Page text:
- The Washington Times - Friday, October 5, 2001

A Lantana, Fla., businessman has contracted a rare case of anthrax, a mostly fatal disease that has been in the news lately because it is caused by a germ that terrorists could convert into a weapon.
Government officials who confirmed the diagnosis yesterday quickly declared the 63-year-old victim's illness "an isolated case." They said there is no evidence of terrorist involvement.
Tommy G. Thompson, the Secretary of Health and Human Services, said at a White House press conference:
"I want to make sure that everybody understands that anthrax is not contagious and is not communicable, which means it is not spread from person to person. If it is caught early enough, it can be prevented and treated with antibiotics."
Mr. Thompson said the FBI and agents from the Centers for Disease Control and Prevention were attempting to determine the exact cause of the illness.
"I want everybody to understand that sporadic cases of anthrax do occur in the United States. The most recent one was within the past year in the state of Texas, and there was a case in Florida in 1974," he said. "The last reported case that we know of was within the last year was earlier in Texas. The rapid identification of this case in Florida certainly may be a result of the heightened level of disease monitoring being done by the public health and medical community."
Although anthrax cases do occur naturally, they are rare. Just 18 cases of inhaled anthrax were reported in the United States during the last century. More common are the so-called "cutaneous cases" that are less often fatal and result from skin contact with anthrax spores.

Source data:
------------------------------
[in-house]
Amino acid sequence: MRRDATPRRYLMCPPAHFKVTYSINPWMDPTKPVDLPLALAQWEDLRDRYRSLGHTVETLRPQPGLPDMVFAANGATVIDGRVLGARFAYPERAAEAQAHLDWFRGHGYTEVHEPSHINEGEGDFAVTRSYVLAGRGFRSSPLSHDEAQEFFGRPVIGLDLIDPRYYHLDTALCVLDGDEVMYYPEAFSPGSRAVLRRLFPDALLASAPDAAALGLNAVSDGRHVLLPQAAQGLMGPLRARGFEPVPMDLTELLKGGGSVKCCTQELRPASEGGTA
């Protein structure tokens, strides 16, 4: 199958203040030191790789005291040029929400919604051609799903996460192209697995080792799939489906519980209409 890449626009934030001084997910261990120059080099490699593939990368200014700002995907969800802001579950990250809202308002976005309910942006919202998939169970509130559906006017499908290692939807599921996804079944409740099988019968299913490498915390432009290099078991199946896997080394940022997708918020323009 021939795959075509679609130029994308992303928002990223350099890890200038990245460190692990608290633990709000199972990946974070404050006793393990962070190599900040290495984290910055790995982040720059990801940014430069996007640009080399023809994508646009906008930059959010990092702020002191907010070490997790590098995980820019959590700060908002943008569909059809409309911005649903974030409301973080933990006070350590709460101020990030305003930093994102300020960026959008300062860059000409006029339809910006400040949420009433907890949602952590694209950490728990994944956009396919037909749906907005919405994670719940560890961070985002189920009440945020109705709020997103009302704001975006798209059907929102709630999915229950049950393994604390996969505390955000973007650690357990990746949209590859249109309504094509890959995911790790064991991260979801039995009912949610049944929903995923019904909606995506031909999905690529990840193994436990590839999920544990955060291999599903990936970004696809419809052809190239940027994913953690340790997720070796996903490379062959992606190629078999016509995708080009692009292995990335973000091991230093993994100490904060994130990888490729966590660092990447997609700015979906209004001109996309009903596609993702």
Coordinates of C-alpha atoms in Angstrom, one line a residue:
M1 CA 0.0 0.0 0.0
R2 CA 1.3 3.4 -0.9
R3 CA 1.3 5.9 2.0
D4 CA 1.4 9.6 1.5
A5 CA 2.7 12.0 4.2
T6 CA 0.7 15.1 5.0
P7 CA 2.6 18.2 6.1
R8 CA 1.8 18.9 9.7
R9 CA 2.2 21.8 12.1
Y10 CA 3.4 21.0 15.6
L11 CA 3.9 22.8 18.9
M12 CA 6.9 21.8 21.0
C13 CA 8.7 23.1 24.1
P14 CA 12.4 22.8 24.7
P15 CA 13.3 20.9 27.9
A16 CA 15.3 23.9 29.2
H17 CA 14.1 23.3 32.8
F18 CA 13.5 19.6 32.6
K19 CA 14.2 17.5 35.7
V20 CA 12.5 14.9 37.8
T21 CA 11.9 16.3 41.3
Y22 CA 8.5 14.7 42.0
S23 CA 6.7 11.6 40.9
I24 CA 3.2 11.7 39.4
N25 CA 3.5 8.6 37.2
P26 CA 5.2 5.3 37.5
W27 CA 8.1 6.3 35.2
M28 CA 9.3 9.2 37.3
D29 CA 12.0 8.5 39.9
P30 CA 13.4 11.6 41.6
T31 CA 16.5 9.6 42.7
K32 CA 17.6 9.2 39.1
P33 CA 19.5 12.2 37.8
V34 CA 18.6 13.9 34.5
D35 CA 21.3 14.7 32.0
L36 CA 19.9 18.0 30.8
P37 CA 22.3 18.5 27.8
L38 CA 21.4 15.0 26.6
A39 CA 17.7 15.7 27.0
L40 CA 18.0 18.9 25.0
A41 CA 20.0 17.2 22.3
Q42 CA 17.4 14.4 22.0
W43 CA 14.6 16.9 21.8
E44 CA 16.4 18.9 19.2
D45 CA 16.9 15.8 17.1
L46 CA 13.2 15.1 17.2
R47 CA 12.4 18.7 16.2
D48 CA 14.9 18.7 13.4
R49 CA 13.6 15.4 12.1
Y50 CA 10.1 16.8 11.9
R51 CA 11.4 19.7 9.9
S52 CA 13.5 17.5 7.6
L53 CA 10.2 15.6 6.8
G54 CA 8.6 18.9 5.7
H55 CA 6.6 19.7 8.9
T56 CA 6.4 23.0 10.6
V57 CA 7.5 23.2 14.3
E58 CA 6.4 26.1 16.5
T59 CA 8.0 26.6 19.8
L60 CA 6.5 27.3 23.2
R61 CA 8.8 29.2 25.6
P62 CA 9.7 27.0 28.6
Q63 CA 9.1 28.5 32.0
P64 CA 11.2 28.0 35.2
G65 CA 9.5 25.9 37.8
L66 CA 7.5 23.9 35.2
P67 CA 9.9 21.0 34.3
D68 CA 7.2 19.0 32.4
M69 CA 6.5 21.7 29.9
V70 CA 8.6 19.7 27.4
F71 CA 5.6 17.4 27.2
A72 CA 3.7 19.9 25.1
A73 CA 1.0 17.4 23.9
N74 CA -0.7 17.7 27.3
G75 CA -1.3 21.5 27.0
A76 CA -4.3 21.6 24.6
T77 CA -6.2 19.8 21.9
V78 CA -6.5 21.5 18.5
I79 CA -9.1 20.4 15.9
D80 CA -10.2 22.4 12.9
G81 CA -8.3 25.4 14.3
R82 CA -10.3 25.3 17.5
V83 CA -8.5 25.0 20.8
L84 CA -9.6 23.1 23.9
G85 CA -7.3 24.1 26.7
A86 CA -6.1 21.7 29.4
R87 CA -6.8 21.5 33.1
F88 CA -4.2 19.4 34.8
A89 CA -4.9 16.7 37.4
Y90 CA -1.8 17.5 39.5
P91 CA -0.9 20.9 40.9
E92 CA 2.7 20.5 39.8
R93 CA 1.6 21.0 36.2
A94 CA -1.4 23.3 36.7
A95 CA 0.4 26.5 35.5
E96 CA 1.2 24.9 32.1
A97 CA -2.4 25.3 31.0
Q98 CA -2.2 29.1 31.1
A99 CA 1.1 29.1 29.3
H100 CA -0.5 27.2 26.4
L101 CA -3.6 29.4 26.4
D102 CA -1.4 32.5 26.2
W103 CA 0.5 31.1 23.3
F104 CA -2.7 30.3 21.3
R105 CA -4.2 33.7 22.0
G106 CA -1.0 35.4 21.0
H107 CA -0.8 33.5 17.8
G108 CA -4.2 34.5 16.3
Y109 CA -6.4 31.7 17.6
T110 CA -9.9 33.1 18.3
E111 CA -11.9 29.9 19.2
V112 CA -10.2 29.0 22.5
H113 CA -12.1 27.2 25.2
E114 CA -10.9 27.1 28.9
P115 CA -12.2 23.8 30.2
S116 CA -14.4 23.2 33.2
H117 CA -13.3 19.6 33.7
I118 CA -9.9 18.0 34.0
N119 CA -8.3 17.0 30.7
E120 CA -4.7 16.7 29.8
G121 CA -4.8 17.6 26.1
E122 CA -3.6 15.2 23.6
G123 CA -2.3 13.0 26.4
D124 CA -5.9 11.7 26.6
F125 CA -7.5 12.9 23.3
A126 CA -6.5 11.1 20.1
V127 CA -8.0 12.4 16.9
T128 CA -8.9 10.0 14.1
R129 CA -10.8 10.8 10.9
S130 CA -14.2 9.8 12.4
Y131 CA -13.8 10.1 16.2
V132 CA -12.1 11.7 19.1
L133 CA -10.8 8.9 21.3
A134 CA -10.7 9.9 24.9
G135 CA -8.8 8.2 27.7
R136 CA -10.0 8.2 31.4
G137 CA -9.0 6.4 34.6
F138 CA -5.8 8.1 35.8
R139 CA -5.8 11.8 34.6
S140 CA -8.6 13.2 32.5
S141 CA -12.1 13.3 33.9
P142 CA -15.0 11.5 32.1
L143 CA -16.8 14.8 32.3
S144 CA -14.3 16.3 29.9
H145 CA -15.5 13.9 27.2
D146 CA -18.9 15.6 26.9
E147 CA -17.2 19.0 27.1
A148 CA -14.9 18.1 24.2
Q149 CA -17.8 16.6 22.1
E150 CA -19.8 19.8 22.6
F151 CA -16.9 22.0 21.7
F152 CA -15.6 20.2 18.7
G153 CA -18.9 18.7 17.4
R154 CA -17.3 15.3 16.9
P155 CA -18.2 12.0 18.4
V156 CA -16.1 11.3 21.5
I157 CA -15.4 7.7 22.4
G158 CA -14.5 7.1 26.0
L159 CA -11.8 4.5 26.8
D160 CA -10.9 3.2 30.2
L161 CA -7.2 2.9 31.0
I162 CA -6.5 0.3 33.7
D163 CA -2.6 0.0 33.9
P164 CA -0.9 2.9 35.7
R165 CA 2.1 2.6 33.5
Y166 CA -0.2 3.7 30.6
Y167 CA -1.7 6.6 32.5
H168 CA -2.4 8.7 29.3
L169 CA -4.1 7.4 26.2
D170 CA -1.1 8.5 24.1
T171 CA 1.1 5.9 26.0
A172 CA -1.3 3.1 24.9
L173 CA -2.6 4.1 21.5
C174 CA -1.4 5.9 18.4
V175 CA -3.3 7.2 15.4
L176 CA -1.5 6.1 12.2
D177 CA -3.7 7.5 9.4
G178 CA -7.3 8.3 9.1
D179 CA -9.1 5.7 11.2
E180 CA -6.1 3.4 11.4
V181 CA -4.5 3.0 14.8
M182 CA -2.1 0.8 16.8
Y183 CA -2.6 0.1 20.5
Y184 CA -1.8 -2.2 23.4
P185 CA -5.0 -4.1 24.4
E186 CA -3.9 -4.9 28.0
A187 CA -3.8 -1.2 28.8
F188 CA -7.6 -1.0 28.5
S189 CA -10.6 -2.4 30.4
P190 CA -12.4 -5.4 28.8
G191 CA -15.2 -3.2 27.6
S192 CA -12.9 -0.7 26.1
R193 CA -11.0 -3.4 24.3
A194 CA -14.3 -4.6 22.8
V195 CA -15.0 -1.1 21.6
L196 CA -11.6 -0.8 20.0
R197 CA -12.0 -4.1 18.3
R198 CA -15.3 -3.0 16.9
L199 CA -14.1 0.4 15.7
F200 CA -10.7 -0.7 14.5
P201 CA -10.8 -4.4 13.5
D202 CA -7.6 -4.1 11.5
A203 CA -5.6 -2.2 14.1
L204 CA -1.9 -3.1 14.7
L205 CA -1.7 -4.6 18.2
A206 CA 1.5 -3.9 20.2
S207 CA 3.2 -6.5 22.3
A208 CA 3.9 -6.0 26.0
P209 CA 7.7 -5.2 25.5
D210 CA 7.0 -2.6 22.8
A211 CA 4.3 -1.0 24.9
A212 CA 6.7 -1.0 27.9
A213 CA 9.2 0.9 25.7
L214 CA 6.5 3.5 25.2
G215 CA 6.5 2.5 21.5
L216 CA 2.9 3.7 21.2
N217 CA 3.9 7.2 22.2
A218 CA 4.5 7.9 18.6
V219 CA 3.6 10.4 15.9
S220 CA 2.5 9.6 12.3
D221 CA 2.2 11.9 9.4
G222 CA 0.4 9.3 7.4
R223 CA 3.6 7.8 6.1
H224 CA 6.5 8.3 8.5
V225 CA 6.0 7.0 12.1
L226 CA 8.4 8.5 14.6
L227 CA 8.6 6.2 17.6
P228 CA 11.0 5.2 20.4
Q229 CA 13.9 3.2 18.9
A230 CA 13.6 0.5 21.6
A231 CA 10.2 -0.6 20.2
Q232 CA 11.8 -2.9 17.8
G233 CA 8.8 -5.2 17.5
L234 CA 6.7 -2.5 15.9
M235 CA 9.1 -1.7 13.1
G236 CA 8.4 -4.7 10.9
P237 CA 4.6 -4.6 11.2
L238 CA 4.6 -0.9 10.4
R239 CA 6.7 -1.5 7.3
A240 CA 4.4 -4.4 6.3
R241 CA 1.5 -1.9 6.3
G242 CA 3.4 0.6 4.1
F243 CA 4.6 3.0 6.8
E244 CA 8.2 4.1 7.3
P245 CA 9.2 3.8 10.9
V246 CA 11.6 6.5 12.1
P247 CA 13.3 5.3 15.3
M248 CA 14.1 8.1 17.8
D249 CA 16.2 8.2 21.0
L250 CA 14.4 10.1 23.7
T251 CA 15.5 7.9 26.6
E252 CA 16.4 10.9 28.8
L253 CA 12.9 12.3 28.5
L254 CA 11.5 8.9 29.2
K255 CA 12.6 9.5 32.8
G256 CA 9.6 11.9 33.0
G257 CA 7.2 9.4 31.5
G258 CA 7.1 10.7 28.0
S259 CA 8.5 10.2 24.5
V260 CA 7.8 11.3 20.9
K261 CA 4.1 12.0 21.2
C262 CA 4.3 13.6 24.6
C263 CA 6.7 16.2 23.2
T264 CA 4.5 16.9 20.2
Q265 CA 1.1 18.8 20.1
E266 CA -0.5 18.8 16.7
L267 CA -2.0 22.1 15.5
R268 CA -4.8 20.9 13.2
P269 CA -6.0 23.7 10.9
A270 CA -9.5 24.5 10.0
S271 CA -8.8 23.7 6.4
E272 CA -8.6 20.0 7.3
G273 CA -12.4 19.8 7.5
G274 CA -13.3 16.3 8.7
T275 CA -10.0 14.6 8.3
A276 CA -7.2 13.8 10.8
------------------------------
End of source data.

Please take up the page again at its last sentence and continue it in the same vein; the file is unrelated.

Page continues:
Little information has been released about the latest victim. He checked into a hospital on Tuesday complaining of confusion and vomiting. Physicians initially thought he had contracted meningitis, but X-rays and other tests revealed pulmonary anthrax, the most deadly form of the disease. Doctors in Florida report the victim in this instance is likely to die.
The victim is described as an avid outdoorsman. He had returned recently from a camping trip in North Carolina, and it initially was suspected he contracted the disease from drinking contaminated stream water.
However, Florida officials who spoke to reporters after Mr. Thompson's briefing disputed that. It takes roughly 60 days for symptoms of this kind of anthrax to appear, and the patient had not been away that long. Consequently, investigators anticipate finding the source of contagion in Palm Beach County.
Department of Defense documents refer to anthrax as "the preferred biological warfare agent." In these edgy days following the terrorist attacks of Sept. 11, initial fear was that terrorists might be implicated in this incident.
Yet anthrax is common in nature. It is found in agricultural regions and occurs in animals, especially cattle, horses, sheep and goats. Humans contract the disease generally from handling animal products, and symptoms appear on the skin in the form of ulcerlike eruptions that swell, break and bleed. But anthrax spores can be inhaled, and the disease can be spread by eating the undercooked meat of infected animals.
The disease produces a variety of symptoms. The type that apparently has afflicted the Lantana man produces initial chills, pain in the back and legs, cough, fever, extreme fatigue, confusion and nausea.

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